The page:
Passengers moving on the North-South Line (NSL) may face glitches as weekdays checks are set to commence on the new signalling system from May 29. However, the engineers will continue to rectify teething issues of the system.
Releasing a press statement today, SMRT said, “Commuters may experience instances of train and platform doors not opening or closing promptly, trains held at stations slightly longer than usual or trains stopping momentarily between stations. This is as the new system settles into full-load operations.”
SMRT also made an announcement about the weekdays check of the new signalling system for NSL on Twitter
The weekday check system will begin during the June holidays to minimise commuter inconvenience. Passengers travelling on the NSL have been advised to be prepared for additional travelling time.
The release stated, “Engineers from SMRT, the Land Transport Authority (LTA) and Thales, the supplier of the signalling system, have been monitoring the performance of the signalling system closely.”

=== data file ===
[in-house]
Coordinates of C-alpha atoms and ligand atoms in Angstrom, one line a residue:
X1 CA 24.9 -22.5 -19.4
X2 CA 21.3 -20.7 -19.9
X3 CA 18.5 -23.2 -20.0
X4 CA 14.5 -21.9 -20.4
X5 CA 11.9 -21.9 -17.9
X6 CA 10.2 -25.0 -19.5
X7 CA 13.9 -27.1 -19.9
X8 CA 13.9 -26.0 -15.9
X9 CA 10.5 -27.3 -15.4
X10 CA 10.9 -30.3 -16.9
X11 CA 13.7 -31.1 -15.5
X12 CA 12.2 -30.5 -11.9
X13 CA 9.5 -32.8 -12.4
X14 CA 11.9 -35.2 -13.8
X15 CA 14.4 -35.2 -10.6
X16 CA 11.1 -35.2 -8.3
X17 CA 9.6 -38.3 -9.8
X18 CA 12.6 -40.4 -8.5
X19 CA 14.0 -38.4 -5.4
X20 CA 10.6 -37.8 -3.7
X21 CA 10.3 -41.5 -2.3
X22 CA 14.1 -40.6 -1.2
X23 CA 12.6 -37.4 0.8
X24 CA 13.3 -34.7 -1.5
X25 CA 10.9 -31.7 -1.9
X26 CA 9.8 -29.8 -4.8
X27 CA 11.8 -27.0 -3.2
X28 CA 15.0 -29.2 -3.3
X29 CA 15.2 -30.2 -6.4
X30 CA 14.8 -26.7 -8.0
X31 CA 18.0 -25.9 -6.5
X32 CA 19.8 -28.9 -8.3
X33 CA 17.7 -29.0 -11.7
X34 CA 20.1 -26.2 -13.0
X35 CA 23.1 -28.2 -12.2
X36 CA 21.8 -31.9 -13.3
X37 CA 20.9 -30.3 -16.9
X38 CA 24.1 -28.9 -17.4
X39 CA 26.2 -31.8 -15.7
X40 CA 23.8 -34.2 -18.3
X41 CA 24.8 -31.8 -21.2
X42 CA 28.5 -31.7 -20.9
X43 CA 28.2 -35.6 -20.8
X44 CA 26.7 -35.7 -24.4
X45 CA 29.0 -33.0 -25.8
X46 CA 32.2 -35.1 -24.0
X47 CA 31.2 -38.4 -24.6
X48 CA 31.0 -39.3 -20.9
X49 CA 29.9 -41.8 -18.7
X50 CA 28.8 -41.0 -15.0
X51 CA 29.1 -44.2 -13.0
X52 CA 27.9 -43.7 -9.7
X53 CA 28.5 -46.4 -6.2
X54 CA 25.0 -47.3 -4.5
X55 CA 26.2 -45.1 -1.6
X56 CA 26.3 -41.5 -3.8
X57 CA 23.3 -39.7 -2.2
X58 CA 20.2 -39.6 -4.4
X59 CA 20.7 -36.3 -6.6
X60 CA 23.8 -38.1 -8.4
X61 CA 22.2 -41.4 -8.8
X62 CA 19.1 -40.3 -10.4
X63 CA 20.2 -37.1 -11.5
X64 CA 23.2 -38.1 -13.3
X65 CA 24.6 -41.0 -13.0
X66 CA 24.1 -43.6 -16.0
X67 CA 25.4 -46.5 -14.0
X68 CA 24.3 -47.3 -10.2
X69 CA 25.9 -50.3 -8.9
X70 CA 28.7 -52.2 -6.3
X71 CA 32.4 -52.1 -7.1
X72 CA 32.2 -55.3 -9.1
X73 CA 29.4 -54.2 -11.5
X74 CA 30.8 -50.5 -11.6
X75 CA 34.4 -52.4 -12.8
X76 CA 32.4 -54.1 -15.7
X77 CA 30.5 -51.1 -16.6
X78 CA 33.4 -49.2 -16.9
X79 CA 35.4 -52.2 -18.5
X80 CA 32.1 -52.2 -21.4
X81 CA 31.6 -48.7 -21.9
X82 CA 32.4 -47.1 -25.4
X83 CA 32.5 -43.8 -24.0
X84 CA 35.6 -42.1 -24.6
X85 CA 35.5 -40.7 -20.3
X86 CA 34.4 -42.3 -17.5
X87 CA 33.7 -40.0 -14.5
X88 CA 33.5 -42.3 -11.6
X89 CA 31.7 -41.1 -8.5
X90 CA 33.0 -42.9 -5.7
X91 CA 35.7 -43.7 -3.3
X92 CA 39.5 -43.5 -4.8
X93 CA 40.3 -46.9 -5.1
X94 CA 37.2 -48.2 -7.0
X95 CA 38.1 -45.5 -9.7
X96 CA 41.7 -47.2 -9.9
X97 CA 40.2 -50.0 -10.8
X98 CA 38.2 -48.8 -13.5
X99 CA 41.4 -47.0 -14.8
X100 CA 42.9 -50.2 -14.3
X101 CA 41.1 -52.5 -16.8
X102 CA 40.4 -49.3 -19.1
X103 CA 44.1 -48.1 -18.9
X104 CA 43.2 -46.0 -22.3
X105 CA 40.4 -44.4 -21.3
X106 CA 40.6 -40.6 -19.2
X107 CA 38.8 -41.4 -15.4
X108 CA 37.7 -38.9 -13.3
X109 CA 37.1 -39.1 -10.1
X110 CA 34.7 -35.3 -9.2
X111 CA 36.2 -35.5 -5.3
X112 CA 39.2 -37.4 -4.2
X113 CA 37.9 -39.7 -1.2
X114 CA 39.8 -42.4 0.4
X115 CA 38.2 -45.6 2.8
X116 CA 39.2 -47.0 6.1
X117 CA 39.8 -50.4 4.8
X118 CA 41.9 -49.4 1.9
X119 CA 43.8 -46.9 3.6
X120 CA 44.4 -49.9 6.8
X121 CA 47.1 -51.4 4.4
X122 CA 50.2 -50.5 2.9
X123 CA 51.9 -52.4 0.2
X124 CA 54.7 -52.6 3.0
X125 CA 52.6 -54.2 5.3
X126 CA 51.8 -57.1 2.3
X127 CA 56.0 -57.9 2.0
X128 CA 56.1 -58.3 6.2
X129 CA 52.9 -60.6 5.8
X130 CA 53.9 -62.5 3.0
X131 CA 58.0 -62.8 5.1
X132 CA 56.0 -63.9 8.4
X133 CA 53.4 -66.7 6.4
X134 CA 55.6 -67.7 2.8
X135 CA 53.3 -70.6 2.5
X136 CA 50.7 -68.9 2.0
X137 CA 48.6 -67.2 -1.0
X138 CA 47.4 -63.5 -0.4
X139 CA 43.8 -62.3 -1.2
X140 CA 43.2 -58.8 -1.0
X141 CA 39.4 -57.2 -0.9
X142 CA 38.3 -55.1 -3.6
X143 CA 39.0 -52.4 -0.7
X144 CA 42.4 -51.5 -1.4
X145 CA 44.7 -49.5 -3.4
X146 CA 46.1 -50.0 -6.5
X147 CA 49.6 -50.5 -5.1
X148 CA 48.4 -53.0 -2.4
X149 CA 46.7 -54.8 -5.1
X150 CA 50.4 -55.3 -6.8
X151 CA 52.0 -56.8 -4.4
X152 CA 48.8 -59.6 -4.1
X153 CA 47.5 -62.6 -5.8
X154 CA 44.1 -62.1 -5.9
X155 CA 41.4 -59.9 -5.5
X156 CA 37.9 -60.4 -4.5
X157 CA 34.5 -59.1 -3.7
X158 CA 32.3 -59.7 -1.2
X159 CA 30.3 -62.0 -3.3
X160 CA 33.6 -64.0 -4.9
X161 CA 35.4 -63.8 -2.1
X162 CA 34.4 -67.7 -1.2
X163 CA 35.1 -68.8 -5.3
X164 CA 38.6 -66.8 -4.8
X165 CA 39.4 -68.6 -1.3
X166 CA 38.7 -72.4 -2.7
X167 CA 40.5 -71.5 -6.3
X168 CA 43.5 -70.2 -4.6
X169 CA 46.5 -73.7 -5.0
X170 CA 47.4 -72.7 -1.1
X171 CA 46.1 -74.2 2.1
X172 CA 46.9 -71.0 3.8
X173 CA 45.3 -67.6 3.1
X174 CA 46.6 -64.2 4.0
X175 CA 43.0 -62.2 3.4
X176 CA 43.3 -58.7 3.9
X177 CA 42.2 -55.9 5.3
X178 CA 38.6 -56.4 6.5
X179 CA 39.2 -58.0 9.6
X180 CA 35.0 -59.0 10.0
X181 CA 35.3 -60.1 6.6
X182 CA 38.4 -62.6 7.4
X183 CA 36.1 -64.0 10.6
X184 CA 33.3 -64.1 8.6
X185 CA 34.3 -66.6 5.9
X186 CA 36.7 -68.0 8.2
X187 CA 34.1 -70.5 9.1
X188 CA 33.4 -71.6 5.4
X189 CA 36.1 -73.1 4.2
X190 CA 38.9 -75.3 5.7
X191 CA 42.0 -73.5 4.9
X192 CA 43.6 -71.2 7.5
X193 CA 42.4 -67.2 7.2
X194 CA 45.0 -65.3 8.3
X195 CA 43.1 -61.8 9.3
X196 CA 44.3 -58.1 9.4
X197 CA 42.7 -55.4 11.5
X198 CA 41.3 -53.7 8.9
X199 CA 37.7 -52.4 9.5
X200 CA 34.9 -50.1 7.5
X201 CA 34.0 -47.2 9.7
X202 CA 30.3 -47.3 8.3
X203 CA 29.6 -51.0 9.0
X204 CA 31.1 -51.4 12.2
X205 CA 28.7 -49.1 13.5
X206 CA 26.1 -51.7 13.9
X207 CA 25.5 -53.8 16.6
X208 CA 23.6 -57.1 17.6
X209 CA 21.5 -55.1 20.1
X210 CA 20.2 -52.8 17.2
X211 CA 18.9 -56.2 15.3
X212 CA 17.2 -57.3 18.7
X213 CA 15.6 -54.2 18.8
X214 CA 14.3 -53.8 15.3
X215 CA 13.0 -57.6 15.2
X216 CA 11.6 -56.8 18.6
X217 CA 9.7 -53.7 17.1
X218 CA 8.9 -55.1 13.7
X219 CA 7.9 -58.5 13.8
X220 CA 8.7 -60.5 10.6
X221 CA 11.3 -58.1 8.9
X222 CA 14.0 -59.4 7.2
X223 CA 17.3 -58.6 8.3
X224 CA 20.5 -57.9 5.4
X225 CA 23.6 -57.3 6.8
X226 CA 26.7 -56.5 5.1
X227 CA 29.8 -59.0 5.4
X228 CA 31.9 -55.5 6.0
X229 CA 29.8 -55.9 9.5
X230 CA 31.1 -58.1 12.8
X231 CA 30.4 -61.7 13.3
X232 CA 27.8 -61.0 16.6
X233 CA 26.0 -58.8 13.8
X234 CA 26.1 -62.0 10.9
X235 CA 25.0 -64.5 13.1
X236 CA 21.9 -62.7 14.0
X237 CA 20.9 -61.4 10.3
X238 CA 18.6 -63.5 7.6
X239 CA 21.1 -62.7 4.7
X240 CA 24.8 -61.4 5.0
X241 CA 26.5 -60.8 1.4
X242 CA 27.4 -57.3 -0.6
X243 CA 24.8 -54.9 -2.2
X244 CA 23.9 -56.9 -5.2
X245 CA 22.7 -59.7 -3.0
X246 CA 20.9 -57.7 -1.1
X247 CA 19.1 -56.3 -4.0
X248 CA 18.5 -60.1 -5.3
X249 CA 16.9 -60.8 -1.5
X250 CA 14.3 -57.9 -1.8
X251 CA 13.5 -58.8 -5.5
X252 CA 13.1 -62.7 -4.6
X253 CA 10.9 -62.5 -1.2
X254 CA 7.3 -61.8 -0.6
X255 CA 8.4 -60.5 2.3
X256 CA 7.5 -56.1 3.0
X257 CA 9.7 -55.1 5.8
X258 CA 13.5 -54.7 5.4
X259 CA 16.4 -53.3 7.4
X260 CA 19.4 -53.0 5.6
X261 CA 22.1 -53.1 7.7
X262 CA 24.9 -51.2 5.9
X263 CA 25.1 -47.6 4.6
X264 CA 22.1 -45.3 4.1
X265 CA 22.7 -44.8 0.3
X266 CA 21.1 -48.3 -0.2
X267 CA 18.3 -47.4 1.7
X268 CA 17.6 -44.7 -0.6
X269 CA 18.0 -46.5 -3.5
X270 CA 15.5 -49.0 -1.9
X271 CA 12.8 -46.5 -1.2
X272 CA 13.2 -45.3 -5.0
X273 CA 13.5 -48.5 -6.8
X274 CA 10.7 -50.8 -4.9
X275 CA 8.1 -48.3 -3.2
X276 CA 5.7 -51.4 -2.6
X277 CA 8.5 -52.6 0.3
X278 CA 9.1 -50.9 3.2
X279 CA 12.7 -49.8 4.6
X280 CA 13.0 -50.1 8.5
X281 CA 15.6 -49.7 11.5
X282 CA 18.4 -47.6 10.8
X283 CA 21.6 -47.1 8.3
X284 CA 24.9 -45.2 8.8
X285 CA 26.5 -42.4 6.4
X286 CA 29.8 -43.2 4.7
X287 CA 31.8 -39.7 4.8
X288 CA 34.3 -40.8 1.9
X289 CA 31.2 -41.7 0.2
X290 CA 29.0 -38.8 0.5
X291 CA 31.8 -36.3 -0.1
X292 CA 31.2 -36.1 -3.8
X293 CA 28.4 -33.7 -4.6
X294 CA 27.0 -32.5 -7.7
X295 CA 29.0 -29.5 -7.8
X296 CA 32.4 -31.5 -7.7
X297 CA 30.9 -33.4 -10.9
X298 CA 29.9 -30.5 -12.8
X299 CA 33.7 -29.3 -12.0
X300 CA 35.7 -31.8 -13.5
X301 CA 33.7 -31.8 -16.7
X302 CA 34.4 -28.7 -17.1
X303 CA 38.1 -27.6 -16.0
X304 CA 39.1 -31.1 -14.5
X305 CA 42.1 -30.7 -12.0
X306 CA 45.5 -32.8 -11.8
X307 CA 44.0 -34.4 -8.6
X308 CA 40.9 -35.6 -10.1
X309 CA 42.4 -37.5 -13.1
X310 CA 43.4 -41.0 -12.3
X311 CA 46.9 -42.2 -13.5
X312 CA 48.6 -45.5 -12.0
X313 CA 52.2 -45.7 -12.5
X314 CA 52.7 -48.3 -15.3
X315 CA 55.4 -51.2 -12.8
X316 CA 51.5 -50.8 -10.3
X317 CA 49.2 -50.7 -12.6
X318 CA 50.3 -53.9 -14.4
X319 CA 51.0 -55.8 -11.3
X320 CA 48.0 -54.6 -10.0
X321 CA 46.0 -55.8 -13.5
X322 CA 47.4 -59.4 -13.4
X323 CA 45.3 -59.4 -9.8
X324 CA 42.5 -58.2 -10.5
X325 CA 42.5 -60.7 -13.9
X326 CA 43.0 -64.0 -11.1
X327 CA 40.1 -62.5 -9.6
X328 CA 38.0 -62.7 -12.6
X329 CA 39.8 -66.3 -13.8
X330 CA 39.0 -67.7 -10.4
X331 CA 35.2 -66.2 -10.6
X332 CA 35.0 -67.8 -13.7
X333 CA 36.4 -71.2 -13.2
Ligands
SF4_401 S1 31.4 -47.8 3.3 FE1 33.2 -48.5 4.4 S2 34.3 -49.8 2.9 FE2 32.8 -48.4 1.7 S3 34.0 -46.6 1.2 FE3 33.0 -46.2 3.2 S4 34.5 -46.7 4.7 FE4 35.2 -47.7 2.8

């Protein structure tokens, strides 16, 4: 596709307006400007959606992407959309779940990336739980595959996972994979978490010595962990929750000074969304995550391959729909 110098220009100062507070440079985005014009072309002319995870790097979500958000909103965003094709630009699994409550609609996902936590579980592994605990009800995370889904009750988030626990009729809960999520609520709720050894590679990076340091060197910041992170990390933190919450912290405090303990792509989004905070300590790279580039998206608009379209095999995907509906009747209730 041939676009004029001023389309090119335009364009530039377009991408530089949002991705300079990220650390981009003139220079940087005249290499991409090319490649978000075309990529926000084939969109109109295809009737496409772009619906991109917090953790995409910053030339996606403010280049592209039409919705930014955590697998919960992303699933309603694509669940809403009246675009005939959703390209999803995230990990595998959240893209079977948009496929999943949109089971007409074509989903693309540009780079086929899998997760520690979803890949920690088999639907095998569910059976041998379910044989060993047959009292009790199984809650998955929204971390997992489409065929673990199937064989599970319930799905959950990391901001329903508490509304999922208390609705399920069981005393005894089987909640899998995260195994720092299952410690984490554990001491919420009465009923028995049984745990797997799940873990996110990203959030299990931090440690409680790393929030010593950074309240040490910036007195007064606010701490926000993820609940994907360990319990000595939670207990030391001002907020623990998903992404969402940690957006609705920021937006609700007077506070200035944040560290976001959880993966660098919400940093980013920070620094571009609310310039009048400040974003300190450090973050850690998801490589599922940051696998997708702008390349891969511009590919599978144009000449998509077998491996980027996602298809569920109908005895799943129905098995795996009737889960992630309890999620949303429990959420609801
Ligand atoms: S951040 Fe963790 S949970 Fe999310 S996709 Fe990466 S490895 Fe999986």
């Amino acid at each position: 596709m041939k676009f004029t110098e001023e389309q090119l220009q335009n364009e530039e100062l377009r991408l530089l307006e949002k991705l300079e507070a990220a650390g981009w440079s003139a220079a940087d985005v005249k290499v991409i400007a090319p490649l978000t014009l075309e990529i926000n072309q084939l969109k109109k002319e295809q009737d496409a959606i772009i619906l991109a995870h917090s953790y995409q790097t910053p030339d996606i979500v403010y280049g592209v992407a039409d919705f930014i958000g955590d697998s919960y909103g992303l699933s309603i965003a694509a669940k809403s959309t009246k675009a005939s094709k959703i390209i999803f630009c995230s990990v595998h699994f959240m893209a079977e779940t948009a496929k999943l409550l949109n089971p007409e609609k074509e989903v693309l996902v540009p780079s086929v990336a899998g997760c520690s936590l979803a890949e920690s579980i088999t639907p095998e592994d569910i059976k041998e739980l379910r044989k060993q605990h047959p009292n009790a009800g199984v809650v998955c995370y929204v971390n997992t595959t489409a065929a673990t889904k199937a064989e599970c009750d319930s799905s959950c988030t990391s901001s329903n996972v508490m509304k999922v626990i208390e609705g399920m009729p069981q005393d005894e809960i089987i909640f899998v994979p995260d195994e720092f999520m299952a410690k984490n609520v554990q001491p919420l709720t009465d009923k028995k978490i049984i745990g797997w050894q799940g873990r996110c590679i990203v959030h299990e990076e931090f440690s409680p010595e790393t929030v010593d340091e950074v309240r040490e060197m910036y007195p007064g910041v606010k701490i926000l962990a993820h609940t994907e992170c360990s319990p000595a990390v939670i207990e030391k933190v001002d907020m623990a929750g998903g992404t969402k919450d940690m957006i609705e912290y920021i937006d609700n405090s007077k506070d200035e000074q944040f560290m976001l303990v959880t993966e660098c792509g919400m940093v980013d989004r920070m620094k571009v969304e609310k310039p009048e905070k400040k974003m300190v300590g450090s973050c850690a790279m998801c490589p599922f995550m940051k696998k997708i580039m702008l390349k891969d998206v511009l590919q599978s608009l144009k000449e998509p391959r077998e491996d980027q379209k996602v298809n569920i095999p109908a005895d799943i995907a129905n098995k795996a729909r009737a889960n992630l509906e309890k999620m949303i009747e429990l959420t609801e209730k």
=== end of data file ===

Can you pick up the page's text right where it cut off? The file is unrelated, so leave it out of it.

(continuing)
It added, “The weekday system-level performance checks will allow the system engineers to further fine-tune and improve the operational performance of the system. These checks on the NSL – Singapore’s oldest MRT line – will furnish engineers and maintenance staff with data on the performance of the new signalling system, with the number of trains deployed on the NSL and the interval between each train varying from peak and non-peak hours. Such data will be assessed closely as part of rigorous checks before the system is declared fully capable of eventually supporting train operations at intervals of as short as 100 seconds between each train.”
“There will be more engineers on standby to respond to situations that may arise, as well as more station staff to assist commuters,” said SMRT.
Alvin Kek, senior vice-president for Rail Operations (NSEWL), said, “While we look forward to operating trains on the new signalling system, the all-day performance checks are part and parcel of working out teething issues that may arise when a new signalling system is introduced to a train network. We continue to ask for commuters’ patience and cooperation as we work round the clock to settle the system in as quickly as possible.”